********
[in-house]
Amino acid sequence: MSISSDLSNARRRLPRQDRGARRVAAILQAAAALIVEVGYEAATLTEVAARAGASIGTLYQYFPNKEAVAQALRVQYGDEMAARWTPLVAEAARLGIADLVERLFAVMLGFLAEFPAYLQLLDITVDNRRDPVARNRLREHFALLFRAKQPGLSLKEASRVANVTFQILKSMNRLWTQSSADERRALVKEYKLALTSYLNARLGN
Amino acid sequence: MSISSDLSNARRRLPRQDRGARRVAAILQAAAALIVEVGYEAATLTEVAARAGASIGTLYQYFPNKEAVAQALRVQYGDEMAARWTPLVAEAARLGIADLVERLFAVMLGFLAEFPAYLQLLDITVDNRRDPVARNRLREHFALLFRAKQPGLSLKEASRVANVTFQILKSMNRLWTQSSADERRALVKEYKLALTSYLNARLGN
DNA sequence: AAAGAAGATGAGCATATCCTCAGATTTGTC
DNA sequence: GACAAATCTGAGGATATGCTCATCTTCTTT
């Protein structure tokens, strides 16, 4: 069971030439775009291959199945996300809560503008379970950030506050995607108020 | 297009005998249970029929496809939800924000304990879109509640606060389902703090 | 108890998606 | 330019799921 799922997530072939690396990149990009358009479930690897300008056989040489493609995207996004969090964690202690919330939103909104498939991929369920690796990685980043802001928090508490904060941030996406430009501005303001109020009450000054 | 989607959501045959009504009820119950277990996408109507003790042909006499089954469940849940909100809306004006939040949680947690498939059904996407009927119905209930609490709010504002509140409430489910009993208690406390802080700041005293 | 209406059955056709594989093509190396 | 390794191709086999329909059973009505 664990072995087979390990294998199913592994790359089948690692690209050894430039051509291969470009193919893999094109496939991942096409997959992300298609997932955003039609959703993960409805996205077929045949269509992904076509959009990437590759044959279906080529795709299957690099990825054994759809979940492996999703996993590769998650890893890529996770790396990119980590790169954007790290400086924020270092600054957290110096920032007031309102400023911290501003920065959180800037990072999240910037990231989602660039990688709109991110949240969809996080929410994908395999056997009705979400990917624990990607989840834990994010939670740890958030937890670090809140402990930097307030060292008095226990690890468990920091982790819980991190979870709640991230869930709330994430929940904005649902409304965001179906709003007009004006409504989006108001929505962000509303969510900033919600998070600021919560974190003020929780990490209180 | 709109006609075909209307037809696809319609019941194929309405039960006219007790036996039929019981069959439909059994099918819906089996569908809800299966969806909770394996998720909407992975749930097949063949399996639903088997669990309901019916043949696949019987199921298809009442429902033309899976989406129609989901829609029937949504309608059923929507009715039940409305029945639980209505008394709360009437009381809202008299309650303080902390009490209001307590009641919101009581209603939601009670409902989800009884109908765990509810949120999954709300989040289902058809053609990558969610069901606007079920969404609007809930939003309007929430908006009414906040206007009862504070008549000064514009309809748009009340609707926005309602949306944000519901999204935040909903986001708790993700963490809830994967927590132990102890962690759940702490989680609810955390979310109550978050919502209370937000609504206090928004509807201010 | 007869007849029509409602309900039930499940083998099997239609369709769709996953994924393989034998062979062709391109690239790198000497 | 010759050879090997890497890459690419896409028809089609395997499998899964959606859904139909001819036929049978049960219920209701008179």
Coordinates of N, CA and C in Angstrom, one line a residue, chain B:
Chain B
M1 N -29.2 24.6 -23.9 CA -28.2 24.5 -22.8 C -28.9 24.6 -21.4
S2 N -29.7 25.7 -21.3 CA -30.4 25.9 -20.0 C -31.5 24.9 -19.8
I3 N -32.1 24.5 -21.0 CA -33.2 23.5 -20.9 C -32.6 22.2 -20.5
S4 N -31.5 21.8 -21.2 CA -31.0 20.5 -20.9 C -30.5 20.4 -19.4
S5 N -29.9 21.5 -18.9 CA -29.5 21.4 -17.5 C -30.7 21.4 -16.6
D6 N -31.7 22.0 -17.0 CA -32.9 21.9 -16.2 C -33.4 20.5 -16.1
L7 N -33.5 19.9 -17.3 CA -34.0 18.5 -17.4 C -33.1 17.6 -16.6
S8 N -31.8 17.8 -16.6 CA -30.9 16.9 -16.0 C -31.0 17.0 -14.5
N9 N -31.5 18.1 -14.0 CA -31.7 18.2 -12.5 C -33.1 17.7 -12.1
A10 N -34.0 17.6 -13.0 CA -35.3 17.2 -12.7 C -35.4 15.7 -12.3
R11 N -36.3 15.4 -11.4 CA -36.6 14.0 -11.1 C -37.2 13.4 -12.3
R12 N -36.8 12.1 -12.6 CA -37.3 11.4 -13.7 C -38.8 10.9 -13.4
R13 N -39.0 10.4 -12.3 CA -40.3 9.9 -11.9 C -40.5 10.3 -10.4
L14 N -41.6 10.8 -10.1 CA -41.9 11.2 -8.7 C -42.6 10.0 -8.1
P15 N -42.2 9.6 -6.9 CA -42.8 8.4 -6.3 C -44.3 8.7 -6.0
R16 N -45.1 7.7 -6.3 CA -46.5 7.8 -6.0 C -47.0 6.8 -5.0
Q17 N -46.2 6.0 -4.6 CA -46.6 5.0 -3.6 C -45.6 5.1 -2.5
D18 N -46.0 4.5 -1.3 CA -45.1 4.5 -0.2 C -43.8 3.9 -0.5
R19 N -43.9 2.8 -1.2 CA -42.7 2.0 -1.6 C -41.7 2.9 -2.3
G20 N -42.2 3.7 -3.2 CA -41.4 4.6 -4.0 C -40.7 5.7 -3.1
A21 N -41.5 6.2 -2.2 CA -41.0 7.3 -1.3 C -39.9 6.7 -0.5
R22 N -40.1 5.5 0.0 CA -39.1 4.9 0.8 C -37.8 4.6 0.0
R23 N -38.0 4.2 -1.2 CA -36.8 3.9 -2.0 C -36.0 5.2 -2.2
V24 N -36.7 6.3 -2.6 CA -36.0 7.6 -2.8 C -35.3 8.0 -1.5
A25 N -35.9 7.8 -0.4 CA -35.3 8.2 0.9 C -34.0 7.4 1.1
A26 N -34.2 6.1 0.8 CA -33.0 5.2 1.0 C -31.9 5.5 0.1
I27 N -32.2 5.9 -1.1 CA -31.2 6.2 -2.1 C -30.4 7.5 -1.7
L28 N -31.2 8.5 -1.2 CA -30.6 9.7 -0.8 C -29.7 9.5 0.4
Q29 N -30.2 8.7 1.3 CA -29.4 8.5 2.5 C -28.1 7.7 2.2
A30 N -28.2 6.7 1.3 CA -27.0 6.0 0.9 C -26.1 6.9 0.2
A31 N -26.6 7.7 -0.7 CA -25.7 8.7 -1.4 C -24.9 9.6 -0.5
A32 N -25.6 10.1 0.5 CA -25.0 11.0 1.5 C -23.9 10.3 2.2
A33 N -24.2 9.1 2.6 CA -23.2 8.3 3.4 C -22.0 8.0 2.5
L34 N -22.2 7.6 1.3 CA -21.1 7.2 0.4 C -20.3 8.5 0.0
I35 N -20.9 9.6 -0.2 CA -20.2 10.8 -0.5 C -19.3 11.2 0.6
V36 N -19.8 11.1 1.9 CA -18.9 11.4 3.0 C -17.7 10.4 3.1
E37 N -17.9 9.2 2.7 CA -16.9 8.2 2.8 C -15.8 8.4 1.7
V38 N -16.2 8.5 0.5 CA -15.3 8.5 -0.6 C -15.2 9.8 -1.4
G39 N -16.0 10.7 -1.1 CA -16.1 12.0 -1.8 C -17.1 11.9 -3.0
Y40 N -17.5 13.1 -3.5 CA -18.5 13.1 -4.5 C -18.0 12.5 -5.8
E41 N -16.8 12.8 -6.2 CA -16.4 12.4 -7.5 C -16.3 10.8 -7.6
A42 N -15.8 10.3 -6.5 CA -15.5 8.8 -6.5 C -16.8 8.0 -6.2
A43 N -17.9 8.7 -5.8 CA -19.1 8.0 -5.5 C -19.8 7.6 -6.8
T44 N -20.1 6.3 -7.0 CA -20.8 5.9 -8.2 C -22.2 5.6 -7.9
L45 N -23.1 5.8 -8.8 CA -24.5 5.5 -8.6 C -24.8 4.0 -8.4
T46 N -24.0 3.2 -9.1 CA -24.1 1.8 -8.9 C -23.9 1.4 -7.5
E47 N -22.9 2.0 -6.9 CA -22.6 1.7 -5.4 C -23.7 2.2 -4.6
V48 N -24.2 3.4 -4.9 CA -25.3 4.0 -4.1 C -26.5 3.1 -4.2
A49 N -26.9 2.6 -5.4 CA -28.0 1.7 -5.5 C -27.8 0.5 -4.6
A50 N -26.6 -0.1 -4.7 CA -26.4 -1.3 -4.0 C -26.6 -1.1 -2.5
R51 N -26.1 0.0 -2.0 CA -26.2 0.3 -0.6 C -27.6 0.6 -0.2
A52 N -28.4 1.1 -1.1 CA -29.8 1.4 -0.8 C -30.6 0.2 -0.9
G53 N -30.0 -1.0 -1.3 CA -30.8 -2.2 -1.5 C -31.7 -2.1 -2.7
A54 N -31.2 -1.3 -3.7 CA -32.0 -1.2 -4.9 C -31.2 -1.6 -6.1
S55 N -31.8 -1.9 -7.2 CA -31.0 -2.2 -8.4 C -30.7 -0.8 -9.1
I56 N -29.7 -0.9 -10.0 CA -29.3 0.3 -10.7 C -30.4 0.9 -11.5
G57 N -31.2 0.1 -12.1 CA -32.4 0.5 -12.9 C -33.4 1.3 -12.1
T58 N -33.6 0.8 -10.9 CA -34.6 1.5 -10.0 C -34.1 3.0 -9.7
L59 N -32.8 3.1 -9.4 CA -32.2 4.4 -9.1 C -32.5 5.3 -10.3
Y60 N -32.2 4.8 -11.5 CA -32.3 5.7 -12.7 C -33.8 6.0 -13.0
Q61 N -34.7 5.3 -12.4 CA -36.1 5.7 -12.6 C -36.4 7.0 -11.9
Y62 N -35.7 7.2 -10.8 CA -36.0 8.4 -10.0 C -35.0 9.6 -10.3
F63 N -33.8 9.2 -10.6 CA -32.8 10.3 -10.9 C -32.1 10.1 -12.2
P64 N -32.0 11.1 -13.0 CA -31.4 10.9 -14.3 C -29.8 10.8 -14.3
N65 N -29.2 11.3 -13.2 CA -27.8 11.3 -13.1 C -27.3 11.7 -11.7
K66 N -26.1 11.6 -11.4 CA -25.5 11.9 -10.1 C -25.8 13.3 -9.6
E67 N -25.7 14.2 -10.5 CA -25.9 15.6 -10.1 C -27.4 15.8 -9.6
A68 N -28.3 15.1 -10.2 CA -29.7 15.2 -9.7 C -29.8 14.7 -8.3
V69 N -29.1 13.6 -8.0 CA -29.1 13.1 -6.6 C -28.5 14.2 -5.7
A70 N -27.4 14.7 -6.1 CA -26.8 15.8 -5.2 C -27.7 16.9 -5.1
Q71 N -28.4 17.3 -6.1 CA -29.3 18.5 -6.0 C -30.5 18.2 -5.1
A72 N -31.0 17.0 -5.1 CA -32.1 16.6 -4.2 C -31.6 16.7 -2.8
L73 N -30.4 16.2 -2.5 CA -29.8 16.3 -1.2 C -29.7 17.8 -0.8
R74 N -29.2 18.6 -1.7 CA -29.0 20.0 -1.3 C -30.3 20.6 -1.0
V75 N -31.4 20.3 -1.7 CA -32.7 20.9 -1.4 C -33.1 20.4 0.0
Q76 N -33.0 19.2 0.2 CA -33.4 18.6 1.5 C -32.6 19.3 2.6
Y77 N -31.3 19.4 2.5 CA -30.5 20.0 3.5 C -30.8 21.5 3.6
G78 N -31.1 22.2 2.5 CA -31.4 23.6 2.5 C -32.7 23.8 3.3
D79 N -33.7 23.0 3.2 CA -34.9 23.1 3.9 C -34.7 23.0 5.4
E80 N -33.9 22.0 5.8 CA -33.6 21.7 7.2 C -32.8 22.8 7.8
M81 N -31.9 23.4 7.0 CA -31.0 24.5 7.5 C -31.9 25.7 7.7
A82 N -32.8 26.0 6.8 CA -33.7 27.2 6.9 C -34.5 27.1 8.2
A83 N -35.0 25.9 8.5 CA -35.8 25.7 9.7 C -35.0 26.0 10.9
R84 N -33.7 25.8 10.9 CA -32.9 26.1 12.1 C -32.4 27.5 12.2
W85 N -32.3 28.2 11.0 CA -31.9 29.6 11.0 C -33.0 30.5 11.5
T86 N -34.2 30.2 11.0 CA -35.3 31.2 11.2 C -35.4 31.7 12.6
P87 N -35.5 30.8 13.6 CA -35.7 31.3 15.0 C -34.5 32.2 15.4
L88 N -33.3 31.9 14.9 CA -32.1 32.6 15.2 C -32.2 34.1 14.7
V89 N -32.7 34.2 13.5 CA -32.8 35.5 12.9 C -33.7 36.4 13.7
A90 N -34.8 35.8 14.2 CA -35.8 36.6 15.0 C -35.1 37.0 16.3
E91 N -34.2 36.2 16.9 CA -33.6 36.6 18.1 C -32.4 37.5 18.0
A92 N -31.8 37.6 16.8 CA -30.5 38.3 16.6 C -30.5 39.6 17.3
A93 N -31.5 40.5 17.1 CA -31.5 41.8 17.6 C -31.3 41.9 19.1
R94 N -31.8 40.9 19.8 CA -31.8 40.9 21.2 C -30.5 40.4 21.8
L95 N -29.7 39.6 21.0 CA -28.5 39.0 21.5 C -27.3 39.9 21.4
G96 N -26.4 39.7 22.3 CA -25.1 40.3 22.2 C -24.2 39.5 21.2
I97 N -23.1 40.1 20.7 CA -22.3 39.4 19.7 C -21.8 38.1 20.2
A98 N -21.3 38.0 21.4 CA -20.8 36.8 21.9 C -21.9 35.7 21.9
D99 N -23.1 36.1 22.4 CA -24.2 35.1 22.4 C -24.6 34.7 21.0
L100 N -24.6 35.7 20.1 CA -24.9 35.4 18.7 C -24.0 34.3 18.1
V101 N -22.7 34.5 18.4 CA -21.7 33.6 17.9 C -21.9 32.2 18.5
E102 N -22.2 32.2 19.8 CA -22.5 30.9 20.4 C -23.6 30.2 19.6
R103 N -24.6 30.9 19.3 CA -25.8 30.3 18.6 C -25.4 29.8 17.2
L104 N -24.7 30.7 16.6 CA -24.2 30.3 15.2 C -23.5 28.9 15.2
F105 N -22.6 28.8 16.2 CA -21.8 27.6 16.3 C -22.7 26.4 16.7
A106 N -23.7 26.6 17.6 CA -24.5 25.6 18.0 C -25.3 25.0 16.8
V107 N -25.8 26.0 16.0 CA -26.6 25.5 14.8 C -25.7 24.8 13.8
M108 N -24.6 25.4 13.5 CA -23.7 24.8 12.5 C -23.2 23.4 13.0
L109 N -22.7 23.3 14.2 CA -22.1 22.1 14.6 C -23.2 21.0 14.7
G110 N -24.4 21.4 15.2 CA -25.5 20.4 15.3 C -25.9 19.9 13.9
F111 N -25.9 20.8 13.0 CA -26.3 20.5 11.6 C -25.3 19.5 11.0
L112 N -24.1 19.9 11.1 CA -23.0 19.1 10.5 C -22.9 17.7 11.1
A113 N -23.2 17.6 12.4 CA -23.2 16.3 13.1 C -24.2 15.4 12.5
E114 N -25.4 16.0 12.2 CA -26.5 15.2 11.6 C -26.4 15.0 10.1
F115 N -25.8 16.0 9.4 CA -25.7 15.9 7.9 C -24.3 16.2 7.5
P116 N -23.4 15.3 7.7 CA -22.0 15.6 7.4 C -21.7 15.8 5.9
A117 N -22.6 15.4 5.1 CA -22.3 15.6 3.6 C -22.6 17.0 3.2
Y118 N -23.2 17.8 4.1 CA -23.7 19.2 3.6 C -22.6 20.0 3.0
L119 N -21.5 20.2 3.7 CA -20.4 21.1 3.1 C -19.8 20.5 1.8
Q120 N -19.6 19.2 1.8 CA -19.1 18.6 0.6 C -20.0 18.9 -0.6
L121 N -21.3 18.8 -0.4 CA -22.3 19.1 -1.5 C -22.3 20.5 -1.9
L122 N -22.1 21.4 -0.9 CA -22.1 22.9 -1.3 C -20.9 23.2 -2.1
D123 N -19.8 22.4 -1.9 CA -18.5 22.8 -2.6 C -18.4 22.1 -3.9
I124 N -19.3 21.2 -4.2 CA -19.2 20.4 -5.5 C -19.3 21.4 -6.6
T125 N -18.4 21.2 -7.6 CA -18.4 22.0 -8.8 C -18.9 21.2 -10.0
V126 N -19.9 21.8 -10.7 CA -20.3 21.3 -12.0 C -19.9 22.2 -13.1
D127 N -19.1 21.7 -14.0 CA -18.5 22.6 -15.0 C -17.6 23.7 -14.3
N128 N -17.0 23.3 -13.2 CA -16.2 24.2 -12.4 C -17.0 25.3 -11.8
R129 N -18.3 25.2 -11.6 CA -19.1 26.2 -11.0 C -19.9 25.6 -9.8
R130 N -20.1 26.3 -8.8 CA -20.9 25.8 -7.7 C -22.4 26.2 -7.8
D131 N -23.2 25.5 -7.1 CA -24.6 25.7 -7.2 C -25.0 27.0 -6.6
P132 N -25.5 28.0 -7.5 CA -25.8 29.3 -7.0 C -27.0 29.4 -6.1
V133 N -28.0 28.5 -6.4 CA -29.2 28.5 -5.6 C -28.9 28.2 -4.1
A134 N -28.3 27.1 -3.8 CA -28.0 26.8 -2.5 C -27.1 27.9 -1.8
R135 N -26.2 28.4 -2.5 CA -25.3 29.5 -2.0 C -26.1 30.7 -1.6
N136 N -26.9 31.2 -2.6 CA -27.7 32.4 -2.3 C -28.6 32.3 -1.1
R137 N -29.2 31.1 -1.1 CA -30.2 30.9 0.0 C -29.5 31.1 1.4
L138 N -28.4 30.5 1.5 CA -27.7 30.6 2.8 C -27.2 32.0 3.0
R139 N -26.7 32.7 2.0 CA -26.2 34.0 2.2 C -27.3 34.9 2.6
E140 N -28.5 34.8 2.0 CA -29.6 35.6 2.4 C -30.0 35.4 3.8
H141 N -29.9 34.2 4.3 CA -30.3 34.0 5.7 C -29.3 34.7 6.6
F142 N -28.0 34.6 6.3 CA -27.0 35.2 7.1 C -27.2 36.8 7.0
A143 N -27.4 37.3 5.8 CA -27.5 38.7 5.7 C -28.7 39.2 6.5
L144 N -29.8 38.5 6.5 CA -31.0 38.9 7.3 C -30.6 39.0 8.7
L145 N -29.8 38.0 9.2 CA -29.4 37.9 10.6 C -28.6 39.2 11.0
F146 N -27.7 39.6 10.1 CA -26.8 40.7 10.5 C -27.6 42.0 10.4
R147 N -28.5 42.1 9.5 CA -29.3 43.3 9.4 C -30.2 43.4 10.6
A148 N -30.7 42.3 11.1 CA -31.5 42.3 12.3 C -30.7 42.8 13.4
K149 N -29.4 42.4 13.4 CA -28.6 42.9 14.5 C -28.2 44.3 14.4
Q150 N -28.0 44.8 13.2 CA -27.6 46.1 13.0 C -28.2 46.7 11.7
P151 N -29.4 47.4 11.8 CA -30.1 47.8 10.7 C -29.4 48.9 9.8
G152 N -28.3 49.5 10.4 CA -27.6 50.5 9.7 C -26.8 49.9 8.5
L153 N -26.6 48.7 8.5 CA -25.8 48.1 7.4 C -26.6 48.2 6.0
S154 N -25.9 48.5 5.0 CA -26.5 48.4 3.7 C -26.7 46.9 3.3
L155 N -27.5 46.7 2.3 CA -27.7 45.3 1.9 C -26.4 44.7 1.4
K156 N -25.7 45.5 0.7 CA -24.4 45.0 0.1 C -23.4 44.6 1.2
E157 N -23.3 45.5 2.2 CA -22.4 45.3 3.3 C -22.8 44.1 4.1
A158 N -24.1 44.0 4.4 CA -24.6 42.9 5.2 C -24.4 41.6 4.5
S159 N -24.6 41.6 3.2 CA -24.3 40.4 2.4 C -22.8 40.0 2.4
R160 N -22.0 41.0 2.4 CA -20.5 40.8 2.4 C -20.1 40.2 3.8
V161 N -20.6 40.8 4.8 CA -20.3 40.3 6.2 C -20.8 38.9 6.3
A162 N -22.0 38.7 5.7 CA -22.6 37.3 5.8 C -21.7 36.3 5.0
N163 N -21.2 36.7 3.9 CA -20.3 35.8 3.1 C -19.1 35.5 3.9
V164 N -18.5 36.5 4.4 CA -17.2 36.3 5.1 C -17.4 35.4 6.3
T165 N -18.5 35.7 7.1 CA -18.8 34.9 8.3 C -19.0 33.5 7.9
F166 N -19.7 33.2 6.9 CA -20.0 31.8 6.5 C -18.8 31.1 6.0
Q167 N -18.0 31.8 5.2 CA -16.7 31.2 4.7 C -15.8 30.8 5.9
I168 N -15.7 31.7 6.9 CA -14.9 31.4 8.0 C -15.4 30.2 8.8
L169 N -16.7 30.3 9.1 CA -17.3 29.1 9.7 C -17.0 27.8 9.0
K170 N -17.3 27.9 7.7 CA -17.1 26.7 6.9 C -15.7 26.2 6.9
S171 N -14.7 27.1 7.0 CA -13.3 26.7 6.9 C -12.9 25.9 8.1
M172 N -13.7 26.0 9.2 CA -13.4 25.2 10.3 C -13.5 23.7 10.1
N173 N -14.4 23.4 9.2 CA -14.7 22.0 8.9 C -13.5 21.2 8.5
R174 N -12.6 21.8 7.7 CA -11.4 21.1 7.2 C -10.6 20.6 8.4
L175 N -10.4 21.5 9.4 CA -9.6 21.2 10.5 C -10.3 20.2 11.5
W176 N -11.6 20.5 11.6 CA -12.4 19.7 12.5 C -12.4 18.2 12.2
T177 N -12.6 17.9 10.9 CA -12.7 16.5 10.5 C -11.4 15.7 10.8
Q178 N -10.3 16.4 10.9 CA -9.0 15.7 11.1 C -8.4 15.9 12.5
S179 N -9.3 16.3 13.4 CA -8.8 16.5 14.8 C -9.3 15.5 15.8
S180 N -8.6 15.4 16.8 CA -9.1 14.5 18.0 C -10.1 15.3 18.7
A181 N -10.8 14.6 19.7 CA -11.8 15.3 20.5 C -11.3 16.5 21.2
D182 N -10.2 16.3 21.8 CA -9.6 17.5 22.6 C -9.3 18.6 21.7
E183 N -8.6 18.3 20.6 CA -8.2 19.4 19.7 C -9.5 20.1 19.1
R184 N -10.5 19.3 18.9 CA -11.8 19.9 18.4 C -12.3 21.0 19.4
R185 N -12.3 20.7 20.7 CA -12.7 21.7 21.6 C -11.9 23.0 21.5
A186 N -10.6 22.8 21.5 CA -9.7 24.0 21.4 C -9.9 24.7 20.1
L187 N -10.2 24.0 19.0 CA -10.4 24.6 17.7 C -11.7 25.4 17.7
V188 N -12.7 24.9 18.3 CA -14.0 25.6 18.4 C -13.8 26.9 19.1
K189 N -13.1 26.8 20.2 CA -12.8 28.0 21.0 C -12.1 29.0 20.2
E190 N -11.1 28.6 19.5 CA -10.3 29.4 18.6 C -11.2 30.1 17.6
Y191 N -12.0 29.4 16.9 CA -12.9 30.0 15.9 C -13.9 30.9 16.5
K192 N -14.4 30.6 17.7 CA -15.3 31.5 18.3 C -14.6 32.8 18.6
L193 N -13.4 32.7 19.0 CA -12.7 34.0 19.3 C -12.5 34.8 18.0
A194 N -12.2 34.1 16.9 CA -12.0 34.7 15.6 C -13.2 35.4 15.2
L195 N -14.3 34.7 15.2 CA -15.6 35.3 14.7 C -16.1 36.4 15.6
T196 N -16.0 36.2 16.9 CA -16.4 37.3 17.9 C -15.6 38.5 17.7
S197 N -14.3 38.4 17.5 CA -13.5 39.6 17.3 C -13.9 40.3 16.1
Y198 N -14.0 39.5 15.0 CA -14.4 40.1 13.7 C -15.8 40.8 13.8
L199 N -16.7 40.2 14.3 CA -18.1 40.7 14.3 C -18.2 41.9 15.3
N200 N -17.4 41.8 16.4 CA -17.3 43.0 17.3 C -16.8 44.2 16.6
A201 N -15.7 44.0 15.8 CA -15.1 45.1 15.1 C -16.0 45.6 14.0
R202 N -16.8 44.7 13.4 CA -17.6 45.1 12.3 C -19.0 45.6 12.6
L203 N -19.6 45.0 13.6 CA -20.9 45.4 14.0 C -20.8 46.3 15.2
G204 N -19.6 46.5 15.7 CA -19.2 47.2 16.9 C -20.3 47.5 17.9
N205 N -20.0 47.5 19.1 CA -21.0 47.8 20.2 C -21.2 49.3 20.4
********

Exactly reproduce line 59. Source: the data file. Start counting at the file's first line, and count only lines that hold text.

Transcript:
R51 N -26.1 0.0 -2.0 CA -26.2 0.3 -0.6 C -27.6 0.6 -0.2